Space Operations Squadron embodies Japan’s military ambitions

Source:Global Times Published: 2020/5/21 22:09:20

Photo: IC

The Japanese Defense Ministry on Monday established the Space Operations Squadron. This is Japan's Self-Defense Forces' first unit dedicated to outer space, and it will monitor space debris and suspicious satellites with the stated aim of aiding Japanese satellites to avoid collisions, according to the Japan Times.

The so-called monitoring of space debris and suspicious satellites, however, is not believed by all. Japan, which surrendered at the end of World War II (WWII), has been forbidden from maintaining an army, navy or air force, according to Article 9 of Japan's pacifist Constitution.

Against this backdrop, establishing the Space Operation Squadron seems to go against Article 9. Out of the need to defend itself, Japan portrays an image that it is making a contribution to all humanity in outer space.

The US Space Force, established in December 2019, has a more clearly defined and straightforward intention - to block Russia and China. In a report released in January, US Defense Intelligence Agency warned that Russia and China were capable of spying on the US from space, International Business Times reported on Monday.

Judging by previous moves of the US-Japan alliance, the US is clearly taking the lead and Japan is offering assistance to its ally in their cooperation in outer space. By establishing space force, Japan will help the US to achieve what the latter intends, including dealing with perceived threats from Russia and China.

The Space Operations Squadron will coordinate closely with the US in the domain of space. It will cooperate with the US Space Command which President Donald Trump established in 2019, the New York Times reported. Squadron chief Ajiki said he hoped to discuss how to share information with counterparts in the US as the US operates a global space-surveillance network, according to Japanese broadcaster NHK.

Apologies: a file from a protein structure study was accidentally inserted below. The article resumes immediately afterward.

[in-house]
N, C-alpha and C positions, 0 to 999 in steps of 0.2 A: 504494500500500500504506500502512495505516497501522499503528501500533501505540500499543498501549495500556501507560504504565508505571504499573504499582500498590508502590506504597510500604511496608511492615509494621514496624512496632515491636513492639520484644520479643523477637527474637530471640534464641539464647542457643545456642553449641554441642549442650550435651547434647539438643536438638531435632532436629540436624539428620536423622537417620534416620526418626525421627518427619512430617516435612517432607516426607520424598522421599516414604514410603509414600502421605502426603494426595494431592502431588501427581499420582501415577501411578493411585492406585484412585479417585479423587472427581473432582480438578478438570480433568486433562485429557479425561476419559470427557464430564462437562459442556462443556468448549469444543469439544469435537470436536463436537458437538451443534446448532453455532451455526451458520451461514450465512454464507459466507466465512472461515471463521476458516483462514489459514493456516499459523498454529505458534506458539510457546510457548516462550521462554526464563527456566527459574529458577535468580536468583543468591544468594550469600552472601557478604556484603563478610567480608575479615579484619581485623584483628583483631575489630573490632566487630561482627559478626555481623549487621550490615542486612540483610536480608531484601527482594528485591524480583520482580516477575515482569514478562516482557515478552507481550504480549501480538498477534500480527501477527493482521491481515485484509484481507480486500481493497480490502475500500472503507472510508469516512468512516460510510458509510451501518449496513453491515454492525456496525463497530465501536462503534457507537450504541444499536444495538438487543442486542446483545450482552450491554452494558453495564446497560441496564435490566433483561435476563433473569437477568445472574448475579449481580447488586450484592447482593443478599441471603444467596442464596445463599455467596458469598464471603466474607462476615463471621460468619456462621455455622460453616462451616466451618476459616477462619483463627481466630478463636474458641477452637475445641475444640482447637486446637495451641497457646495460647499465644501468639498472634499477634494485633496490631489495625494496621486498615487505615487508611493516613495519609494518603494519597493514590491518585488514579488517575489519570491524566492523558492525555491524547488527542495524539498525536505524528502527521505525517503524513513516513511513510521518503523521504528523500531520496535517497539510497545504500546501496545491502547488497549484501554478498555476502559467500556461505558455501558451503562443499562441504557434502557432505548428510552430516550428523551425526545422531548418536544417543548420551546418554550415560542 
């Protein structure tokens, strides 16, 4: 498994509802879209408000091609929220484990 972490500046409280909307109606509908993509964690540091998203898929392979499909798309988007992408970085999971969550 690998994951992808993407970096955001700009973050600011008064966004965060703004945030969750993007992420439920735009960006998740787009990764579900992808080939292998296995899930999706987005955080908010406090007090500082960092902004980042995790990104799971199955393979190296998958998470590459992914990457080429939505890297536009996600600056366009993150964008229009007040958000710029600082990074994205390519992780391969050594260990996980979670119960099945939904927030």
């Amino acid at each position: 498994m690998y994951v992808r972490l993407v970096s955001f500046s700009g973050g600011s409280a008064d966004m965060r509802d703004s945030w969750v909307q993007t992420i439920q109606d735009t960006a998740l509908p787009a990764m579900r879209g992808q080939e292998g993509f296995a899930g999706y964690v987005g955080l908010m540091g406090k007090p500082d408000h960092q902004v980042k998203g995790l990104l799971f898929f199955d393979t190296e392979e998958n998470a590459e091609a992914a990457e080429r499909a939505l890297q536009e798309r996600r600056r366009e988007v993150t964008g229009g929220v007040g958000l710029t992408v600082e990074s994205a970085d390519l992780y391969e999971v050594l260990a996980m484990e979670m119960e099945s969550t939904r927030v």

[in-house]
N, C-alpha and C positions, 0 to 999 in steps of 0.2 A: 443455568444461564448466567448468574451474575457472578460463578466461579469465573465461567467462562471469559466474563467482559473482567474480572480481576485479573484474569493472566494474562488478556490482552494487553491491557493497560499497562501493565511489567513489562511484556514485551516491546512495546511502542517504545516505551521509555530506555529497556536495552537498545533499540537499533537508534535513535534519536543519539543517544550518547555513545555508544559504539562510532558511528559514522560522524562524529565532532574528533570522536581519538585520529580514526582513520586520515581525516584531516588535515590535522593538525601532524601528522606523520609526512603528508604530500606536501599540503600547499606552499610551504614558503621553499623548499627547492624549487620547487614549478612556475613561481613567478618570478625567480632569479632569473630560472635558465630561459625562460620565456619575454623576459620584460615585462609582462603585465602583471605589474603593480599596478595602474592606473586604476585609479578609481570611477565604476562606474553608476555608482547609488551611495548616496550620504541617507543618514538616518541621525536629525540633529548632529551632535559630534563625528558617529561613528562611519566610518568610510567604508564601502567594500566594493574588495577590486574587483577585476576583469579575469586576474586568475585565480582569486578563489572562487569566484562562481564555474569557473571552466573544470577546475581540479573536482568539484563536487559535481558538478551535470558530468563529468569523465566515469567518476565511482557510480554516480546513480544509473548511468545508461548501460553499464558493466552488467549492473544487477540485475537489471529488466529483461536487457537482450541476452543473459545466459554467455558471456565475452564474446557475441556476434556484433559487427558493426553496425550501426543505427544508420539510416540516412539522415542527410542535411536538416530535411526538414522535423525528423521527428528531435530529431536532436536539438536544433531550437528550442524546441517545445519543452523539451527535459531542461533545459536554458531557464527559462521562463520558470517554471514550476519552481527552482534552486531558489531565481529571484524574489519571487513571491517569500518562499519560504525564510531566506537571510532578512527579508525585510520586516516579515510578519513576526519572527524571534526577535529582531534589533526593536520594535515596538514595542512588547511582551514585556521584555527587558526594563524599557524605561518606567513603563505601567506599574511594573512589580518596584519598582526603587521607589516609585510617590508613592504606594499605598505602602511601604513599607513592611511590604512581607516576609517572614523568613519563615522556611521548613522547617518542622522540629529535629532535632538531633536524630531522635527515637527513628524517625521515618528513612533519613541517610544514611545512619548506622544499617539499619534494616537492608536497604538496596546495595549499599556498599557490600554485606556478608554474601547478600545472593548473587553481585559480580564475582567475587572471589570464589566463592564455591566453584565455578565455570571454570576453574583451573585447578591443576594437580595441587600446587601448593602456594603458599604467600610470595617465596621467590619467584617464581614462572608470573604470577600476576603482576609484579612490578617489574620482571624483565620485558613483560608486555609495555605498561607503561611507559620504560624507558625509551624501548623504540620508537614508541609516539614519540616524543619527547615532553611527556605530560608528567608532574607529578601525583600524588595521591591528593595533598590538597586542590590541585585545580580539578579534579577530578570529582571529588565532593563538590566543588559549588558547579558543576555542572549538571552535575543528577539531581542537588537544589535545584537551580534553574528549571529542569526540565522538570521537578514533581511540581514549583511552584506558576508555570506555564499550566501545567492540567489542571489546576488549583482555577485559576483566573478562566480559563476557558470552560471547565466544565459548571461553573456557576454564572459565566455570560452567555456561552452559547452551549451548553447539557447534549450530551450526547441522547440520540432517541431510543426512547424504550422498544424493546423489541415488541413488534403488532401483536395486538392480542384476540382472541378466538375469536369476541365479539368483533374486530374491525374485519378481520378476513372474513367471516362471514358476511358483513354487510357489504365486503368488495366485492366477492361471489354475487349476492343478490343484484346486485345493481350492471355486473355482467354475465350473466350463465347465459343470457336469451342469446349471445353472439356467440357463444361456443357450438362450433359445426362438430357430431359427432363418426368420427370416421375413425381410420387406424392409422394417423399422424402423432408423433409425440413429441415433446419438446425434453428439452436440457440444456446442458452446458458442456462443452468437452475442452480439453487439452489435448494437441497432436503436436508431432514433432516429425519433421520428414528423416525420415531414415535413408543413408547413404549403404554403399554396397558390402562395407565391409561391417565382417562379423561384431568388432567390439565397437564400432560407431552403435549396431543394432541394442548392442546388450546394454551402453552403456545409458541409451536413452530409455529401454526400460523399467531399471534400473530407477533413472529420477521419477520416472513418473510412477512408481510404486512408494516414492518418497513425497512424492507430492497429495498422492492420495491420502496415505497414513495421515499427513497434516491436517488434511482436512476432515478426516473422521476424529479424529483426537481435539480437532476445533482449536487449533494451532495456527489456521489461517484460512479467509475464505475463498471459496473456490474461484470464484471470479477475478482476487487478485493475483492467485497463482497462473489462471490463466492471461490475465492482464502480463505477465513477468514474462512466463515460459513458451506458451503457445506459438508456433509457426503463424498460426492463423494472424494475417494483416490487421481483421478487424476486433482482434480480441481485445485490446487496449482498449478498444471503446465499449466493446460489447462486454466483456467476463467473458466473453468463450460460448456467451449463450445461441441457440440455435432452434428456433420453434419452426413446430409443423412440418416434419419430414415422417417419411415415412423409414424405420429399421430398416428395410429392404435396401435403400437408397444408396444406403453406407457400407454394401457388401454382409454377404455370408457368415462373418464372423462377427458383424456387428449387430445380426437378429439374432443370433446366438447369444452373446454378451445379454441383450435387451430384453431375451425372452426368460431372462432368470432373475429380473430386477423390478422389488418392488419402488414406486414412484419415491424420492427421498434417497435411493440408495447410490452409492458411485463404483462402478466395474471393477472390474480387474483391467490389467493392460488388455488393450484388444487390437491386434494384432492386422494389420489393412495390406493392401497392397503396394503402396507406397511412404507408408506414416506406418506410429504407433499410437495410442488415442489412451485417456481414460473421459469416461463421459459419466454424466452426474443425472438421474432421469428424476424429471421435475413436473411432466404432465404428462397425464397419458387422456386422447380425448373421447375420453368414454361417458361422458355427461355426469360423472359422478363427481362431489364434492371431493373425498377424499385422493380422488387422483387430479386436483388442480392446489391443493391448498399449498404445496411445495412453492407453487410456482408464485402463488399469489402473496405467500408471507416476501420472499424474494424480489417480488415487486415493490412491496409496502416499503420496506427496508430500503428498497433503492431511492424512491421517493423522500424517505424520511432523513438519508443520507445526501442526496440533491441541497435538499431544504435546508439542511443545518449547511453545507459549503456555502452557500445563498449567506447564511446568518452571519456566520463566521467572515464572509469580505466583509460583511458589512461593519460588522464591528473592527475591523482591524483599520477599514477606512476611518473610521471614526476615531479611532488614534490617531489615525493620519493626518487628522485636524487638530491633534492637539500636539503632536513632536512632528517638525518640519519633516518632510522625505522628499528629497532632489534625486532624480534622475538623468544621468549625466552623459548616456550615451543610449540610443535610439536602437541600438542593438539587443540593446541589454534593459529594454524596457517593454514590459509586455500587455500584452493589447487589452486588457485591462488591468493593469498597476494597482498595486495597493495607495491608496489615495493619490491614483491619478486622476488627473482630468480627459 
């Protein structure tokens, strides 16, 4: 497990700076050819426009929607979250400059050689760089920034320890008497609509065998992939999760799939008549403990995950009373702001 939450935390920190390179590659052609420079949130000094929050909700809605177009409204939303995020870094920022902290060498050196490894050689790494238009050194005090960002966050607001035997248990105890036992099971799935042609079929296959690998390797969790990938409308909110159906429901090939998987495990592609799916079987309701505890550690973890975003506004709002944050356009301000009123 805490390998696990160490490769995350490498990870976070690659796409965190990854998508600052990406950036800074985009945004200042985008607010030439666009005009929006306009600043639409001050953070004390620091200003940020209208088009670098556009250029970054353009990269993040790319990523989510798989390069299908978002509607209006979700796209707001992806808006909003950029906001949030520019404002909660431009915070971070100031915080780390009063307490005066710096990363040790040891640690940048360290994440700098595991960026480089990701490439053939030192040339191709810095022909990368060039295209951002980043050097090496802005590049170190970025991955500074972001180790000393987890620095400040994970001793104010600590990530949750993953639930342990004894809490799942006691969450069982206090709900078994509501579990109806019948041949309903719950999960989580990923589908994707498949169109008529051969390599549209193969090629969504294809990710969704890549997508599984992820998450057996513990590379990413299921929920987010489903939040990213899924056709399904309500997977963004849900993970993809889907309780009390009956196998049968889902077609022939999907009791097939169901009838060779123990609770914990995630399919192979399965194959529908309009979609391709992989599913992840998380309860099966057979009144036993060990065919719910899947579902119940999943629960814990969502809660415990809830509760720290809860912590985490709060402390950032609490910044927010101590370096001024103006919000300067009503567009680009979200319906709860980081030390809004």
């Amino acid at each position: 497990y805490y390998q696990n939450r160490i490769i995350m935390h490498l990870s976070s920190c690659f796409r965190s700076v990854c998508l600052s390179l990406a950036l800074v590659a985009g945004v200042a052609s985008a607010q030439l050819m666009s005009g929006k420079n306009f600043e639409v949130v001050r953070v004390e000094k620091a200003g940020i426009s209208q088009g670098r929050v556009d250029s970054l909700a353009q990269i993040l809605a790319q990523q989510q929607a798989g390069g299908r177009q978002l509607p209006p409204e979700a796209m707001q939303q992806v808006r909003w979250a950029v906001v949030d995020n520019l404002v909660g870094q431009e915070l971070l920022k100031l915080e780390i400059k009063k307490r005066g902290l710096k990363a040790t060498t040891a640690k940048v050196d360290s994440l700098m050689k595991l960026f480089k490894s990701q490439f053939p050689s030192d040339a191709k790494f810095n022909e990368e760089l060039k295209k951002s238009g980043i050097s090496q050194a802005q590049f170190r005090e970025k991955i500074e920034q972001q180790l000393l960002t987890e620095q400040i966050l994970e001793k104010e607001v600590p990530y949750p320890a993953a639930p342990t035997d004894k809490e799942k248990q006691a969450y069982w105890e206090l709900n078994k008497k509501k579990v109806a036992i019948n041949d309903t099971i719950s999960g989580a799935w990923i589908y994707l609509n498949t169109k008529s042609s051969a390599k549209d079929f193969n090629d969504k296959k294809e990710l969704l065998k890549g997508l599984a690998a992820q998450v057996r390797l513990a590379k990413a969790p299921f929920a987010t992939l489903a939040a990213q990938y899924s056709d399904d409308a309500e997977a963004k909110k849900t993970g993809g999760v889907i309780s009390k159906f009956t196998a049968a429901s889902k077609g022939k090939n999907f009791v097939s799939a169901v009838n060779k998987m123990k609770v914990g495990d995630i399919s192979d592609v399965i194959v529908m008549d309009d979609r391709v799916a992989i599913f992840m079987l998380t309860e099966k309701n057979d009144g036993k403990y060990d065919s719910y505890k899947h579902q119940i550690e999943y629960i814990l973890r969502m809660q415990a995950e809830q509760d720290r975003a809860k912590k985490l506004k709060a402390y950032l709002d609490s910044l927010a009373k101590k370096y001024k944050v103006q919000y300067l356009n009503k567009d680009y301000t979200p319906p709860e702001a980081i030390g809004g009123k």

Since the end of WWII, the US-Japan alliance has been expanding its agendas, from conventional military fields to others. The two countries extending their cooperation in space is another example of this. They have raised their crisis awareness, worrying that certain countries' development in space will threaten their interests.

Both Washington and Tokyo want to benefit from expanding control of space. The US is seen by some as hoping to augment its hegemony. Not satisfied with limiting its hegemony to a certain region or area on Earth, space is an ideal domain where it can boldly expand.

In terms of Japan, building the Space Operations Squadron reveals its ambition of becoming a military power again. Japanese Prime Minister Shinzo Abe has repeatedly proposed amending Japan's Constitution by adding an explicit reference to the Self-Defense Forces. Coordinating with the US in the realm of space will help Japan ramp up its military capability as well.

In recent years, Japan has been pursuing the loosening of restrictions of its pacifist Constitution, and its military cooperation with the US is expected to continue to expand. Their deepening coordination in space adds uncertainties to international security.

In space, the two countries can collect information on any other country with fewer barriers and share such information with each other. This coordination could be perceived as a threat to the national security of other countries across the world.

The article was compiled by Global Times reporter Lu Yuanzhi based on an interview with Lü Yaodong, director of the Institute of Japanese Studies at the Chinese Academy of Social Sciences.

Posted in: VIEWPOINT

blog comments powered by Disqus